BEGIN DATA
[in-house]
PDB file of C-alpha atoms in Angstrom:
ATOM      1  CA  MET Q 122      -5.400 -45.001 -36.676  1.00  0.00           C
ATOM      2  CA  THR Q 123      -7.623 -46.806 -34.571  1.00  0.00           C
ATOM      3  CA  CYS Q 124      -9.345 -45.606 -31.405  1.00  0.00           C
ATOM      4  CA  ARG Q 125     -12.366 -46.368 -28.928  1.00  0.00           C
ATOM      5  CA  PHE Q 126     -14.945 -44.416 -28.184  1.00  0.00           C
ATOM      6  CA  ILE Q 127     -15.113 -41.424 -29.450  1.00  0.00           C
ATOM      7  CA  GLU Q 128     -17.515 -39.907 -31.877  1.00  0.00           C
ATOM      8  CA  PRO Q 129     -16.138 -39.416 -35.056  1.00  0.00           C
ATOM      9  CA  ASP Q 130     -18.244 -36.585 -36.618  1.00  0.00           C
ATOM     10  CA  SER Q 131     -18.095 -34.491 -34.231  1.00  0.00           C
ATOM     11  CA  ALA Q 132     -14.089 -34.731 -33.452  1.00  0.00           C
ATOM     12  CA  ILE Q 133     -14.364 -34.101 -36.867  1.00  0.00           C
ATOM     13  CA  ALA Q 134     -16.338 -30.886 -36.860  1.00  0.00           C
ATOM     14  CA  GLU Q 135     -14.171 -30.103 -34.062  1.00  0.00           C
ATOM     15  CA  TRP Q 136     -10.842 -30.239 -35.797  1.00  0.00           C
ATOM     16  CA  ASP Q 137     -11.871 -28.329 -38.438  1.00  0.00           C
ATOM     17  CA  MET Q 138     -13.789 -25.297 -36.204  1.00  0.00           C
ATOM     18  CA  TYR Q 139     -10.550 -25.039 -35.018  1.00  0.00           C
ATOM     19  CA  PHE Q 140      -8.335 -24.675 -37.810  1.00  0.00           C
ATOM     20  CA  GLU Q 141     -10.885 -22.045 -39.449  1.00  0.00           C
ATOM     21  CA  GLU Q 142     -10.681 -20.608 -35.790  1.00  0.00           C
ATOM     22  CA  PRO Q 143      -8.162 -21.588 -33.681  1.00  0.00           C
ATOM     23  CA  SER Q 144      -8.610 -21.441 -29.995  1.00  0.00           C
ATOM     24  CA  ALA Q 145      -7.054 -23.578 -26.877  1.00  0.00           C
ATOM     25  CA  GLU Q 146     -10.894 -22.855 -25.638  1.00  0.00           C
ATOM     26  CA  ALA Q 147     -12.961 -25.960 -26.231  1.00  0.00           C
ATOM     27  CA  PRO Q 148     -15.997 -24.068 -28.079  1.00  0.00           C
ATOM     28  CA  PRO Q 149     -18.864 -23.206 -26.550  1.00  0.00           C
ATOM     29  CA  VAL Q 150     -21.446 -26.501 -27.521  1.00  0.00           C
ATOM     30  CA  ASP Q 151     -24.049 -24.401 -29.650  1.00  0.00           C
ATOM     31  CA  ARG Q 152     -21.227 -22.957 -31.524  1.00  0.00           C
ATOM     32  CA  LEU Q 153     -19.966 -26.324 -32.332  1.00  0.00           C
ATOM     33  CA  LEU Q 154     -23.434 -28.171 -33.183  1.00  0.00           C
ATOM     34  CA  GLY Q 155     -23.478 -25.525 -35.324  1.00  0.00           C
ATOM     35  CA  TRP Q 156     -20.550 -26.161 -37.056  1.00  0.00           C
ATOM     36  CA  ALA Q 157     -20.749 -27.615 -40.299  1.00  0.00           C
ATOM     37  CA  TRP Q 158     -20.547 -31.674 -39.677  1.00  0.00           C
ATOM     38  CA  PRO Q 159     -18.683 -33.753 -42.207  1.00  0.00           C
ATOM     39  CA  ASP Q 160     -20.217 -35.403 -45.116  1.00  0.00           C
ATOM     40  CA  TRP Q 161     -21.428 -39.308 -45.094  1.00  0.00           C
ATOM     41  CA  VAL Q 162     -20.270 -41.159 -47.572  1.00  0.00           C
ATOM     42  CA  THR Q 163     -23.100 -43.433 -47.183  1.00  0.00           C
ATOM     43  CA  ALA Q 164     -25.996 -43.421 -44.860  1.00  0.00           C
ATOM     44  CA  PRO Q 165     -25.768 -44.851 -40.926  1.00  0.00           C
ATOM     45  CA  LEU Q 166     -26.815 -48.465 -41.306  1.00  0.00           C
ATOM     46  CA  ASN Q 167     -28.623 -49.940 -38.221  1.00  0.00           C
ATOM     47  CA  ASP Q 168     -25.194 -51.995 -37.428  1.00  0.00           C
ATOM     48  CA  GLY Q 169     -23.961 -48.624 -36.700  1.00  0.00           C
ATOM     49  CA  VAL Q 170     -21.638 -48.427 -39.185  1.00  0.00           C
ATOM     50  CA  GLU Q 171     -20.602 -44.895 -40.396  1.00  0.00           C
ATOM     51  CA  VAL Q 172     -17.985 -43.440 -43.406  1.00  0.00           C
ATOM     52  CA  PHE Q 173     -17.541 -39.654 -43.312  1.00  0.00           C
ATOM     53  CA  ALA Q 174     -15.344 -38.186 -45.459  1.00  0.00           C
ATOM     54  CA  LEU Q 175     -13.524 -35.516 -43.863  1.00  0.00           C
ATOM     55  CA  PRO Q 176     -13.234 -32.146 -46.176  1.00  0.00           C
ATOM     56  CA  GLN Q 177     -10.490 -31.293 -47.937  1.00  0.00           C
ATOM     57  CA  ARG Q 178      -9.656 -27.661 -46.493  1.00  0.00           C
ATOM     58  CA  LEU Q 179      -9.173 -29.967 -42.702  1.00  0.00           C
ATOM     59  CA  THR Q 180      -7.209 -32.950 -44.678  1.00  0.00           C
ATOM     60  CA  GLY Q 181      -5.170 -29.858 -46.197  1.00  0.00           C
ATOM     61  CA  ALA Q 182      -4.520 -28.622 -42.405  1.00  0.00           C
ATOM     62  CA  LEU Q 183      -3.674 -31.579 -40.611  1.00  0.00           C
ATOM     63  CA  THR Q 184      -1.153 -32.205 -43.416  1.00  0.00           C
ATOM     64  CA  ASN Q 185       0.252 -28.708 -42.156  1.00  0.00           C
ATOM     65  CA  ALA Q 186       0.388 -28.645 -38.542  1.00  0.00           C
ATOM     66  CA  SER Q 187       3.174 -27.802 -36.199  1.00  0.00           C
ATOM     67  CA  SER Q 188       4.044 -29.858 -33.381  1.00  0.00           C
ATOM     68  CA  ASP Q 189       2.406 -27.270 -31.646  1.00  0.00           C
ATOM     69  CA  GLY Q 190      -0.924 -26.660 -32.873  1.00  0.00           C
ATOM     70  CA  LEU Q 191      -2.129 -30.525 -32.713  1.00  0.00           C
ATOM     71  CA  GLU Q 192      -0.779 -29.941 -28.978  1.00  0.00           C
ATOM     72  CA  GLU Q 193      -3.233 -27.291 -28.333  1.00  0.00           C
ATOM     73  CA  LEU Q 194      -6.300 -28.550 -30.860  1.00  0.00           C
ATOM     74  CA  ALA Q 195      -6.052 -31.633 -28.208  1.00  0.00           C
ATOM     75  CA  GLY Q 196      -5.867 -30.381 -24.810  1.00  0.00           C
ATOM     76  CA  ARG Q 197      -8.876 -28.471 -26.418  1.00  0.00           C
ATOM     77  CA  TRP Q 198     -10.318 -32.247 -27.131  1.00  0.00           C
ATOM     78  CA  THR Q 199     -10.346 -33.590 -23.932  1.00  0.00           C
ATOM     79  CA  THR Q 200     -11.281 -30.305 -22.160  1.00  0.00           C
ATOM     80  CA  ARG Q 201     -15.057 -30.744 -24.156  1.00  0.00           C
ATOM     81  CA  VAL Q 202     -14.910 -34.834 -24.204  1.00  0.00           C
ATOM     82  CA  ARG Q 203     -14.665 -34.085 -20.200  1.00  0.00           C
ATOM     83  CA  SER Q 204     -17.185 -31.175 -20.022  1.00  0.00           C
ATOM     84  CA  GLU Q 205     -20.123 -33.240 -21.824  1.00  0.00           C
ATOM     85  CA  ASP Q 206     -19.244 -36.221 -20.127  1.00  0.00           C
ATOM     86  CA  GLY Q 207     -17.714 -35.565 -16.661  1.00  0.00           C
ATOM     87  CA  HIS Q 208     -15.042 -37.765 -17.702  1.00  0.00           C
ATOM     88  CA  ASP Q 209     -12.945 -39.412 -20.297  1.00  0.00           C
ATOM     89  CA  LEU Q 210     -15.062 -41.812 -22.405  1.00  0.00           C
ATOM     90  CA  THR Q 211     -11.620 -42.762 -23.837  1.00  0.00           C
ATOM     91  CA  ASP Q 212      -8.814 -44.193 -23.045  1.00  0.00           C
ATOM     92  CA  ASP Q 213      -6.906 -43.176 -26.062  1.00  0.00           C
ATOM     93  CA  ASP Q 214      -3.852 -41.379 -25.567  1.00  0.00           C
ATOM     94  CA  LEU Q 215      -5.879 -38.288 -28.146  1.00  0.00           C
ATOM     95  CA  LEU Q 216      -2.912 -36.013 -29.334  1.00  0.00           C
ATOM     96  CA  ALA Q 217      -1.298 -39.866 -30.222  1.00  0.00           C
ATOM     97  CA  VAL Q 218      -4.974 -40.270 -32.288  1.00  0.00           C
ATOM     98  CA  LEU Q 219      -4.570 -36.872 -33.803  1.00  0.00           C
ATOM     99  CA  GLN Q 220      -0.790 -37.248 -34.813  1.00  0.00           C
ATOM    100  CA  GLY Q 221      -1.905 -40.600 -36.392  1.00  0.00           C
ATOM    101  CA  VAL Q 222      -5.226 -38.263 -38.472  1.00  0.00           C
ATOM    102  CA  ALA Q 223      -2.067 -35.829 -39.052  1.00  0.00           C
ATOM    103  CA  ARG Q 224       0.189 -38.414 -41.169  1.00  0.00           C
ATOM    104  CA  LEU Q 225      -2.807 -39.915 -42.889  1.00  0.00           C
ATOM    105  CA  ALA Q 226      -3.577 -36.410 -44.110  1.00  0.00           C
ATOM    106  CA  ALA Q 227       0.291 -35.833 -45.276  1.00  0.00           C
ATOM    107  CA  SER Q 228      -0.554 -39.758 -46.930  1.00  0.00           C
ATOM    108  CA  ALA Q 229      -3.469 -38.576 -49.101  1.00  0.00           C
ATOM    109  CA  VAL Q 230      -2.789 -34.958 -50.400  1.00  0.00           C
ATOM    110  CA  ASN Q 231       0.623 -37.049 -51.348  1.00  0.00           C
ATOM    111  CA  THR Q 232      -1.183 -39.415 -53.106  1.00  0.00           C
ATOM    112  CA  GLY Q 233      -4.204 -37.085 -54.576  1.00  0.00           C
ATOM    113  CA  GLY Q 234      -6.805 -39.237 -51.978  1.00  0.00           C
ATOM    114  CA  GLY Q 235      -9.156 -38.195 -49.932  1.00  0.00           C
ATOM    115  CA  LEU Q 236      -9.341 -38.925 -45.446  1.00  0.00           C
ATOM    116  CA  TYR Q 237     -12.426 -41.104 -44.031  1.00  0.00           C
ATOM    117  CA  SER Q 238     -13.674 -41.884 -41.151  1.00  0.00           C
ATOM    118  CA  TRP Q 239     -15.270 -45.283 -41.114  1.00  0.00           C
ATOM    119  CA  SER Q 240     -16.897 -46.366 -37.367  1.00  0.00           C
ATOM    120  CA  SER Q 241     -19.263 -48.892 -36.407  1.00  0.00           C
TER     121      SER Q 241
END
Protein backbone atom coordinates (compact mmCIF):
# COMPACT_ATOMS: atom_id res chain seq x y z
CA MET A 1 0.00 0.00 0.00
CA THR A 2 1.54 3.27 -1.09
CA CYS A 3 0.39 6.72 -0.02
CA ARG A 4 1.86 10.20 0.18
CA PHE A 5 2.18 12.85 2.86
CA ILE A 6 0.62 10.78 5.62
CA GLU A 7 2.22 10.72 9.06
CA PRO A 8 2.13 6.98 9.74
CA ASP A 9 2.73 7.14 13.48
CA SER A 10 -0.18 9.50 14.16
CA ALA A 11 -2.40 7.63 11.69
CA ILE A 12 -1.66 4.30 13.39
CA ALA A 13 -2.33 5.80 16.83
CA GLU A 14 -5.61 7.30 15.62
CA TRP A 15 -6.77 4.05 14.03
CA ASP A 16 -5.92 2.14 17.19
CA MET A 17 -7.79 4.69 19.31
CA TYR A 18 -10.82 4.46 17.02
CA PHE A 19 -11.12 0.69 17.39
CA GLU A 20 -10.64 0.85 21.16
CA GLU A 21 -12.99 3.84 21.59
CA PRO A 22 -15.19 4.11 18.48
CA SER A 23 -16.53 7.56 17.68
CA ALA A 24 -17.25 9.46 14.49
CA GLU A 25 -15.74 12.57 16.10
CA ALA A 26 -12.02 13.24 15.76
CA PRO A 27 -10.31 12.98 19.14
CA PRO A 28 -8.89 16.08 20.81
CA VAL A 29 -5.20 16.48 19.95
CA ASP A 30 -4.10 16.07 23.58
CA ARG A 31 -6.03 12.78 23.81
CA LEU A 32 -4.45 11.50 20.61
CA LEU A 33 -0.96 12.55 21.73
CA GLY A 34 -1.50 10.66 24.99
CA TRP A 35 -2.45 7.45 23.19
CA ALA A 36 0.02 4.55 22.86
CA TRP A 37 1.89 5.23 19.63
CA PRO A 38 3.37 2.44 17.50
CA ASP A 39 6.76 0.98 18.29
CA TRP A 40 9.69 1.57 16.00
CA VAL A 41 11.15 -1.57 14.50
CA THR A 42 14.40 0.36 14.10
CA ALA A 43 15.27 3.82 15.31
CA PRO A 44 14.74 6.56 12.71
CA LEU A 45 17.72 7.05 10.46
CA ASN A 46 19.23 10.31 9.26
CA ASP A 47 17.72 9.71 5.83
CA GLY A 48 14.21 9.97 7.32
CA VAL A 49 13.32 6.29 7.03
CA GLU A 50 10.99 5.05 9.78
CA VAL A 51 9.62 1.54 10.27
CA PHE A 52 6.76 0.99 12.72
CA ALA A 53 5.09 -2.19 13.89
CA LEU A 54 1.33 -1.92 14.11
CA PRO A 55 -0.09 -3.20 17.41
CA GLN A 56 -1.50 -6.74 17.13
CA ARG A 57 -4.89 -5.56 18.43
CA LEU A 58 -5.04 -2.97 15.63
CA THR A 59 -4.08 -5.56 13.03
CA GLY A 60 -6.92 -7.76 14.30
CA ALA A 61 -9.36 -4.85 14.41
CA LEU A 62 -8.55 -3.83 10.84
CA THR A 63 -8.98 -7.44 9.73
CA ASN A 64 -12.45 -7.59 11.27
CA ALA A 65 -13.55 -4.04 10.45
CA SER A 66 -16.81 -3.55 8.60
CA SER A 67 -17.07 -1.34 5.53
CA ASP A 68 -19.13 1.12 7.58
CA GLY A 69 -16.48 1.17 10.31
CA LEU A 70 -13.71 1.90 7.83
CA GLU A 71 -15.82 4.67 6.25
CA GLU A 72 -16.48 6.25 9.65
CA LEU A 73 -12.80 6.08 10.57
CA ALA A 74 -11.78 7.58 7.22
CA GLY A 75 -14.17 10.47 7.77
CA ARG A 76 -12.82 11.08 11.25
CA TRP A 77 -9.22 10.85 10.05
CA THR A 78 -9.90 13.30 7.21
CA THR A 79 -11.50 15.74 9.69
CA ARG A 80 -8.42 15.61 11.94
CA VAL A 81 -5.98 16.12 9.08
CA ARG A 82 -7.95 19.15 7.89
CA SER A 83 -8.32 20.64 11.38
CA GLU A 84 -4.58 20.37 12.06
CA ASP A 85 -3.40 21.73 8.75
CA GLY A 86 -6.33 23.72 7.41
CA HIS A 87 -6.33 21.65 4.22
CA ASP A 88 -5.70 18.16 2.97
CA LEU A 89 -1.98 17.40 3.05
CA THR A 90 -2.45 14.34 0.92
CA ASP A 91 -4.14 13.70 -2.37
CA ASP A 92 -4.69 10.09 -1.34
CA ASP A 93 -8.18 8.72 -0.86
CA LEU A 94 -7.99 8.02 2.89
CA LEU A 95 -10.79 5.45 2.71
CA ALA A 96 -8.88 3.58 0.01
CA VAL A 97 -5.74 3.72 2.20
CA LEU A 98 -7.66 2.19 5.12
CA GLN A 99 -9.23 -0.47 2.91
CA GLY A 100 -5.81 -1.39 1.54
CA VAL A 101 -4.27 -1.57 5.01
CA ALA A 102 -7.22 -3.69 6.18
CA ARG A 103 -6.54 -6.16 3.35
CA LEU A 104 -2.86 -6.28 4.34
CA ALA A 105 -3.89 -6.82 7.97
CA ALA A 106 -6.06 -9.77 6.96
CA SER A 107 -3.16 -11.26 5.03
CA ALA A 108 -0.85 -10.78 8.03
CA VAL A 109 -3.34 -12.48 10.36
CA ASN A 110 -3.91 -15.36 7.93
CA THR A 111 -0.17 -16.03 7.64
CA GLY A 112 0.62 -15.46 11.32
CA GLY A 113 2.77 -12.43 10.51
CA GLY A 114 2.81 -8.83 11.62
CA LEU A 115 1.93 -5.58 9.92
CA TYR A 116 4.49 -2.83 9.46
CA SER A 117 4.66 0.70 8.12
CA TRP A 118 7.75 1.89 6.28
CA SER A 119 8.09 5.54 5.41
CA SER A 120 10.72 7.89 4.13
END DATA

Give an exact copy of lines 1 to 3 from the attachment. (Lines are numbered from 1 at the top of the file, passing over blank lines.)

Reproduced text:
[in-house]
PDB file of C-alpha atoms in Angstrom:
ATOM      1  CA  MET Q 122      -5.400 -45.001 -36.676  1.00  0.00           C